6. Creed, “My Own Prison”

Creed never had a straight-ahead grunge sound, as they introduced a more anthemic rock sound to their music. But, at the core of what Creed did was based in grunge, with distorted guitars and introspective lyrics. Creed’s grungiest album was their 1997 debut, “My Own Prison.” Moreover, the album’s title track has a laid-back vibe that’s very early-’90s.

5. Bush, “Comedown”

Bush released their seminal debut album, “Sixteen Stone,” in December of 1994, just months after Cobain’s death. With Cobain and Nirvana gone, the world was searching for that grunge sound from another band, and Bush was one of the bands that instantly filled that void. “Comedown” is a sludgy rock number, which vocalist Gavin Rossdale wrote about an ex-girlfriend. Heavy guitars combined with love gone wrong? Sounds like a grunge song to me.

4. 3 Doors Down, “Loser”

Sure, “Kryptonite” is the song that propelled 3 Doors Down to rock stardom in 2000. But, “Loser” is their track the most resembles a pure grunge song. Both songs appear on the band’s blockbuster 2000 debut, “The Better Life.” The album introduced 3 Doors Down to the masses, with a strong Southern rock and grunge character that helped push a massive six million-plus copies of the set worldwide.

3. Puddle of Mudd, “Control”

True story: I took my mom to see Puddle of Mudd in concert sometime in the 2010s. At the show, she turned to me and said, “He sounds like Kurt Cobain from Nirvana.” So, even my mom could tell that Puddle of Mudd sound like they could fit on a grunge playlist from the early 1990s. “Control” marked Puddle of Mudd’s first single off their 2001 debut album, “Come Clean.” It featured messy guitars, raw production and Wes Scantlin’s Kurt Cobain-style vocals.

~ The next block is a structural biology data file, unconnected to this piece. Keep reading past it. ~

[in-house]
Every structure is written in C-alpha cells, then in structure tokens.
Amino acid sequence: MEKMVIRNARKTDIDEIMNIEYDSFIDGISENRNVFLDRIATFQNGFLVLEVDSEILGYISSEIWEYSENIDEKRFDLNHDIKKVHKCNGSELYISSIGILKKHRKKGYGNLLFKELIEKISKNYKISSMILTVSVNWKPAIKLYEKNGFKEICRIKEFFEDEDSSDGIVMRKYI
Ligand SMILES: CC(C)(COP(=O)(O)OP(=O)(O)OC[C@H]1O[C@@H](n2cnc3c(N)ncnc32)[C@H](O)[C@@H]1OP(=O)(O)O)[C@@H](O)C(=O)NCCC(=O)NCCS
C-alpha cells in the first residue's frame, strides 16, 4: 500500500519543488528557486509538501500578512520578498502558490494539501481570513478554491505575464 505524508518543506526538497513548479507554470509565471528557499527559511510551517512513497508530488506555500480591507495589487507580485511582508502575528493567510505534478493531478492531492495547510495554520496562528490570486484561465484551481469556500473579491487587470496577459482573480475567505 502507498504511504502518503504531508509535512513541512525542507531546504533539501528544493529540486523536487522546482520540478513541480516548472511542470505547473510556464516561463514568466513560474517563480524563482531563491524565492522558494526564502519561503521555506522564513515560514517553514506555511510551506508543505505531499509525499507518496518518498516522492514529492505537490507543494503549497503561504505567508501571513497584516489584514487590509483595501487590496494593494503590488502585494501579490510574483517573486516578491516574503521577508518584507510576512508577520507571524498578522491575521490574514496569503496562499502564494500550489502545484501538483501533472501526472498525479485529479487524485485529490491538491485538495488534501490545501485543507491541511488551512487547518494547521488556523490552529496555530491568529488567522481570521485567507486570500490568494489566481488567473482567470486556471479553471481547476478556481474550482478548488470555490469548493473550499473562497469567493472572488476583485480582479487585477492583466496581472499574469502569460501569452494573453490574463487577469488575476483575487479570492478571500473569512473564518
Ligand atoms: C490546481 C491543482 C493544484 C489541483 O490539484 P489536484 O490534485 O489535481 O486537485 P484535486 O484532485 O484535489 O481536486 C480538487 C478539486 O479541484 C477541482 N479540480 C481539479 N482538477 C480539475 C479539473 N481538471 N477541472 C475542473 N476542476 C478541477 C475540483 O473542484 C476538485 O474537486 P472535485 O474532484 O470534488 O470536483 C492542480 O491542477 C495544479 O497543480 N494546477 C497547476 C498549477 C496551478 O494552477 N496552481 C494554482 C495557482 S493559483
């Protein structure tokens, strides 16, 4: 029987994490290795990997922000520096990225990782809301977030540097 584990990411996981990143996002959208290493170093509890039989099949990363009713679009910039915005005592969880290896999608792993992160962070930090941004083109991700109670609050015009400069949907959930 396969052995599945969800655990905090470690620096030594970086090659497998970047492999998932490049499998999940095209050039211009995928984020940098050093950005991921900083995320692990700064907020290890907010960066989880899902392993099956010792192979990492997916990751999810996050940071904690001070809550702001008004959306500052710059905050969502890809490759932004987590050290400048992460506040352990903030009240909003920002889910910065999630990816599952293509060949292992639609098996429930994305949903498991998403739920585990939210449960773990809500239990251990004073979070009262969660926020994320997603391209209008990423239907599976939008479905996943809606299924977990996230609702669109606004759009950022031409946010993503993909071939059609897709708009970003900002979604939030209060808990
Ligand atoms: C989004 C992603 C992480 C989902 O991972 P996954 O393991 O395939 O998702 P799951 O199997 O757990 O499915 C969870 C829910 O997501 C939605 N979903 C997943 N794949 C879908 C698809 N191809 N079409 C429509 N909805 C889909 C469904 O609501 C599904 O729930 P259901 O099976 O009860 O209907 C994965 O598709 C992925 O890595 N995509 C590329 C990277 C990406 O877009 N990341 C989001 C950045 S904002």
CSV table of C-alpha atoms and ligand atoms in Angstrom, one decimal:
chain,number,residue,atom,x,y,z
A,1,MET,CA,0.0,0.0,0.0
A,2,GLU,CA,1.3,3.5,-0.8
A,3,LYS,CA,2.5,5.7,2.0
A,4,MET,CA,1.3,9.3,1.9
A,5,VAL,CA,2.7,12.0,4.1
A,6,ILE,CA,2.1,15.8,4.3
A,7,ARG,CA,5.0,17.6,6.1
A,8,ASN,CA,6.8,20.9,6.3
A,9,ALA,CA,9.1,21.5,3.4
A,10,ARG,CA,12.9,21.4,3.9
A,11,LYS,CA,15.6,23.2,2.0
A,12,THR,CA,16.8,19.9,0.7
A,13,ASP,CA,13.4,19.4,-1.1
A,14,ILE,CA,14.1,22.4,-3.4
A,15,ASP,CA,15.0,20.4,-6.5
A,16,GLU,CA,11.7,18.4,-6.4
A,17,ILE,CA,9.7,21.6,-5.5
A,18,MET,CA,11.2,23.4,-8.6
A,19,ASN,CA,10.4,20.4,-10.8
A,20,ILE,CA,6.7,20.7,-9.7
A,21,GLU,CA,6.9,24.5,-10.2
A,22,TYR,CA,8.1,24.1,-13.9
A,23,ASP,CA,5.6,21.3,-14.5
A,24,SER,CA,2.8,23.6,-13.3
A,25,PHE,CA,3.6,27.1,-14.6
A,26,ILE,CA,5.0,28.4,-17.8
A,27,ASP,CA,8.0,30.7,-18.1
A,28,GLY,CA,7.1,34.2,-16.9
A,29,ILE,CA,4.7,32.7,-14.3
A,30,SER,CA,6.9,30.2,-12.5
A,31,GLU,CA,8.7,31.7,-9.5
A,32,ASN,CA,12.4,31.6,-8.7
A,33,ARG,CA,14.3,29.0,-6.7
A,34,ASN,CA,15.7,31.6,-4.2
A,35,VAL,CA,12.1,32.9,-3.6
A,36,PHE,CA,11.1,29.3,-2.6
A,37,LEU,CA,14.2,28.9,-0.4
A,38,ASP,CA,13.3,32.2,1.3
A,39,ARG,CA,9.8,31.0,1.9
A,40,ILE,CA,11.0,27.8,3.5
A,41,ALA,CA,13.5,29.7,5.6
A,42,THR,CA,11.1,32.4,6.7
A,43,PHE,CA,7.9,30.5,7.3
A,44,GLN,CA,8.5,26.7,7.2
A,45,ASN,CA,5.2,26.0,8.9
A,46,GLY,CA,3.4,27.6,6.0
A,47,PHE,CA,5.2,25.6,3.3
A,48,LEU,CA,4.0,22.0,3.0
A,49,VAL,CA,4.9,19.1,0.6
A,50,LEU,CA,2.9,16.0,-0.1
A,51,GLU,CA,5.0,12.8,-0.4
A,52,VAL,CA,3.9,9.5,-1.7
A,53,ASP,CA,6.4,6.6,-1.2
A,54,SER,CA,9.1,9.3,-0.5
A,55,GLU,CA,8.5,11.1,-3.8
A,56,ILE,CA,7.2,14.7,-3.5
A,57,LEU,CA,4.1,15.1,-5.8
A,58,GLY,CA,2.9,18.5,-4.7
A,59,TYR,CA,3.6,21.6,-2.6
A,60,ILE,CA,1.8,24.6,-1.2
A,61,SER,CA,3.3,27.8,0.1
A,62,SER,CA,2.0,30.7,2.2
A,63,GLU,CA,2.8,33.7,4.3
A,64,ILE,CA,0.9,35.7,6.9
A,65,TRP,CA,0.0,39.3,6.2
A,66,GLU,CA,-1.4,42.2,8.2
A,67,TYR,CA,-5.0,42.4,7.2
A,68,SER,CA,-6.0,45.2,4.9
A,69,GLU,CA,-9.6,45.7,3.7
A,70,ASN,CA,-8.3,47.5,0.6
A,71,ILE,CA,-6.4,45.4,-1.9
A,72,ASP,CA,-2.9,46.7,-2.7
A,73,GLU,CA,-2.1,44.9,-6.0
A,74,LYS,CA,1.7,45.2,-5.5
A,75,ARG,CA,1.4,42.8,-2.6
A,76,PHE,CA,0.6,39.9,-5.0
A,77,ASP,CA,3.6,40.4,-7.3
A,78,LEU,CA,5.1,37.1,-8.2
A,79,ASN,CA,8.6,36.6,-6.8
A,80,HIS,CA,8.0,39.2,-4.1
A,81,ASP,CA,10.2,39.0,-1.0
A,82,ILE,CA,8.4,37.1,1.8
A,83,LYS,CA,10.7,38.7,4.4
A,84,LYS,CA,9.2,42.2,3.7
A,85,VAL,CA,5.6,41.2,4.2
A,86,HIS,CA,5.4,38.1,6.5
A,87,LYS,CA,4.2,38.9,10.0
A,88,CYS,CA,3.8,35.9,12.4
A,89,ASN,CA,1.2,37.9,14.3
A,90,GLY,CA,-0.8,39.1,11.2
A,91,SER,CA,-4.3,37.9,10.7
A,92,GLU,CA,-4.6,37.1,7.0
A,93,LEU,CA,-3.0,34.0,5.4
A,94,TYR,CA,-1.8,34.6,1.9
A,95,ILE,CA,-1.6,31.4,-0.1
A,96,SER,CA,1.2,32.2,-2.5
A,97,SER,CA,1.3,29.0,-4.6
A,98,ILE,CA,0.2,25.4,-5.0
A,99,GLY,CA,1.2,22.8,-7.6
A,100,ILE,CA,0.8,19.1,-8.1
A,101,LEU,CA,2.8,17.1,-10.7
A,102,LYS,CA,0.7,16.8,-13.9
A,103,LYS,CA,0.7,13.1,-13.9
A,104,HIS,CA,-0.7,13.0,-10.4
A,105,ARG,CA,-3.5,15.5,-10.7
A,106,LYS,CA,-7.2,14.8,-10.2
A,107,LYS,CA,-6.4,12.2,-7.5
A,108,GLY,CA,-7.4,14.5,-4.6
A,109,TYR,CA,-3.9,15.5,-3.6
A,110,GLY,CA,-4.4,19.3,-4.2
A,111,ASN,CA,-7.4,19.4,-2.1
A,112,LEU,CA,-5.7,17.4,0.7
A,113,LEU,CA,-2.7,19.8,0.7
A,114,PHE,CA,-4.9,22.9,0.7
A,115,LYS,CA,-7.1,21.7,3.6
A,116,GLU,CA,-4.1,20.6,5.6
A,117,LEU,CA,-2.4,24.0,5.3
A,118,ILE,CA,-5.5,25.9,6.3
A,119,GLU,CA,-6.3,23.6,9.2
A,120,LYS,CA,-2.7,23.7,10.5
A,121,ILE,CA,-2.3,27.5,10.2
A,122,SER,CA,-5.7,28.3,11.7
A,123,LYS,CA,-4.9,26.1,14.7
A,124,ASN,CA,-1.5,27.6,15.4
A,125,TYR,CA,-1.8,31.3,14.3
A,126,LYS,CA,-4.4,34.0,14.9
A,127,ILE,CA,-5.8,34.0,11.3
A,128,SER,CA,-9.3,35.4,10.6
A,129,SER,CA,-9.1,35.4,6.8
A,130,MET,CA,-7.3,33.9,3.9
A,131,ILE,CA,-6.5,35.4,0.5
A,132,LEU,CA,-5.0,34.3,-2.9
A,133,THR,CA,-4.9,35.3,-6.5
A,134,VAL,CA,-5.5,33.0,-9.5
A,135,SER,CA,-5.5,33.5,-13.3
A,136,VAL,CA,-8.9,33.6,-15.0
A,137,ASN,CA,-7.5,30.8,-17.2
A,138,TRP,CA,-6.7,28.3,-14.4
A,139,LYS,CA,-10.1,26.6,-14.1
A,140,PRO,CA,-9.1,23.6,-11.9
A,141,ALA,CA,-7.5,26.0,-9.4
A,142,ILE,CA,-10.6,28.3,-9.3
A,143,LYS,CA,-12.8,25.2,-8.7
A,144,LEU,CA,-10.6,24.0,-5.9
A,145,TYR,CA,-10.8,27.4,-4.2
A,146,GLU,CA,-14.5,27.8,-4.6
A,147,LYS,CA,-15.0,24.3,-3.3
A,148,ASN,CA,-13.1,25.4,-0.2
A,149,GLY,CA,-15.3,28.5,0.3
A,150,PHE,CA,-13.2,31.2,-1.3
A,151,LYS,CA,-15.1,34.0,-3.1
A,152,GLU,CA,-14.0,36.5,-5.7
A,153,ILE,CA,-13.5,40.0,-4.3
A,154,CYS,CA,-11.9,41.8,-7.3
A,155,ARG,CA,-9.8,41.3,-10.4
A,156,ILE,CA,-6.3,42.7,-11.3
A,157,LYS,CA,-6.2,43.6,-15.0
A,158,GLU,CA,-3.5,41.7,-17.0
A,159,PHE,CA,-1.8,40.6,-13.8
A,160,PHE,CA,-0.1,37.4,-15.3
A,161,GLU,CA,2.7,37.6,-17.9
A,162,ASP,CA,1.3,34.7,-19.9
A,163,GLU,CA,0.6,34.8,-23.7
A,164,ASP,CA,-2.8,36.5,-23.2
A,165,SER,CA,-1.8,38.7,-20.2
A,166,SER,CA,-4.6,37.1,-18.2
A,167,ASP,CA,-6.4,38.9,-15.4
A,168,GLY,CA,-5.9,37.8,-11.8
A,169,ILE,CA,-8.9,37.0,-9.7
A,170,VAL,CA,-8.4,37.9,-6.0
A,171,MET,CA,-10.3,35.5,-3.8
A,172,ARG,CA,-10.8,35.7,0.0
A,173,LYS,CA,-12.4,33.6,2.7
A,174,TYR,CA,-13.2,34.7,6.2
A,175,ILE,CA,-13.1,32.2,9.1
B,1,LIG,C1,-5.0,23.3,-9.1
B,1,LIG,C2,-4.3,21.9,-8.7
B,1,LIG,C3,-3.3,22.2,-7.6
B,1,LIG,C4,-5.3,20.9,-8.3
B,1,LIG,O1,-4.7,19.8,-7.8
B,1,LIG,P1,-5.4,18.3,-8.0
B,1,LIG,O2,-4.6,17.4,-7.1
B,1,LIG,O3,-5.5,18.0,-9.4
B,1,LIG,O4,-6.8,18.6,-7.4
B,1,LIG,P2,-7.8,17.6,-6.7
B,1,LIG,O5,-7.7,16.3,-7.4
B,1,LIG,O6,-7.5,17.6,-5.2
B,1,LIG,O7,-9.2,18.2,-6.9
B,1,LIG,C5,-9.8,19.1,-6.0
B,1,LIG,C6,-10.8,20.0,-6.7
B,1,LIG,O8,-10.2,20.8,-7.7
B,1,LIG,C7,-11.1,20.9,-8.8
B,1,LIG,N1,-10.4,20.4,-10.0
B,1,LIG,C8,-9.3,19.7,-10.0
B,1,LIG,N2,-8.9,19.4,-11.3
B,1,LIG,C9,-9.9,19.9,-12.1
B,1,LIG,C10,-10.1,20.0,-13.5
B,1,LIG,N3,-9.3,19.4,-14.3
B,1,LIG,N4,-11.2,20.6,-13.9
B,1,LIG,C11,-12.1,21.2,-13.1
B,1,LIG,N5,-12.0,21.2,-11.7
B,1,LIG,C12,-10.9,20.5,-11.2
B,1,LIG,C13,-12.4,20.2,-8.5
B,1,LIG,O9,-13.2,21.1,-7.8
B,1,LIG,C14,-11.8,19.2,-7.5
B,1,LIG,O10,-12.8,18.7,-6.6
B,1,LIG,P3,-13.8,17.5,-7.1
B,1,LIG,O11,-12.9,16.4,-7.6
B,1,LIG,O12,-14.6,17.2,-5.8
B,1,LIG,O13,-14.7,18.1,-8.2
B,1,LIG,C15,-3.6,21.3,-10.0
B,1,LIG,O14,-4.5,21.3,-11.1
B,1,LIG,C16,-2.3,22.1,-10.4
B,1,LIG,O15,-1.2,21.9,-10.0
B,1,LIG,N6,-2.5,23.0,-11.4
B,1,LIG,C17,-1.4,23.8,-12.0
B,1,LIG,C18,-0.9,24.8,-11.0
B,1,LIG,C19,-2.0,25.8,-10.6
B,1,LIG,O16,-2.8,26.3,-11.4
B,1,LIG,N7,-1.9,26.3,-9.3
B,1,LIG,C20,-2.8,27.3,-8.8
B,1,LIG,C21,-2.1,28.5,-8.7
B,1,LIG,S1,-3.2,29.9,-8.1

2. Seether, “Fine Again”

Seether vocalist Shaun Morgan has been very vocal about the fact that Kurt Cobain and Nirvana inspired him to pick up a guitar and start making music. That said, it’s not surprising that Seether is one of the bands that really wears their Nirvana influence proudly. “Fine Again,” which appears on Seether’s 2002 “Disclaimer” debut, absolutely sounds like it could have been a Nirvana track. With distorted, grunge-fueled riffs and yearning vocals, it’s one of post-grunge’s most recognizable songs.

1. Foo Fighters, “This Is a Call”

Sure, some people may say Foo Fighters are grunge, since the band is fronted by Dave Grohl, the drummer of Nirvana. But, technically, any band that was formed after the passing of Cobain is post-grunge, and Foo Fighters fall into that designation. With their eponymous 1995 debut album, Foo Fighters presented an authentic grunge-leaning sound with more melody than often found in grunge. Fans loved it, and Foo Fighters are still one of the biggest rock bands today. “This Is a Call” sounds like it could have fit on a Nirvana album. It was all Grohl, as he performed every instrument on the track and album. For its legacy, “This Is a Call” is No. 1 on our tally of grunge songs that aren’t really grunge.

Read Audio Ink Radio’s list of 10 grunge bands that should have been bigger via this location.

Anne Erickson
Posted by Anne Erickson | Alternative, Features, Grunge, Music, Rock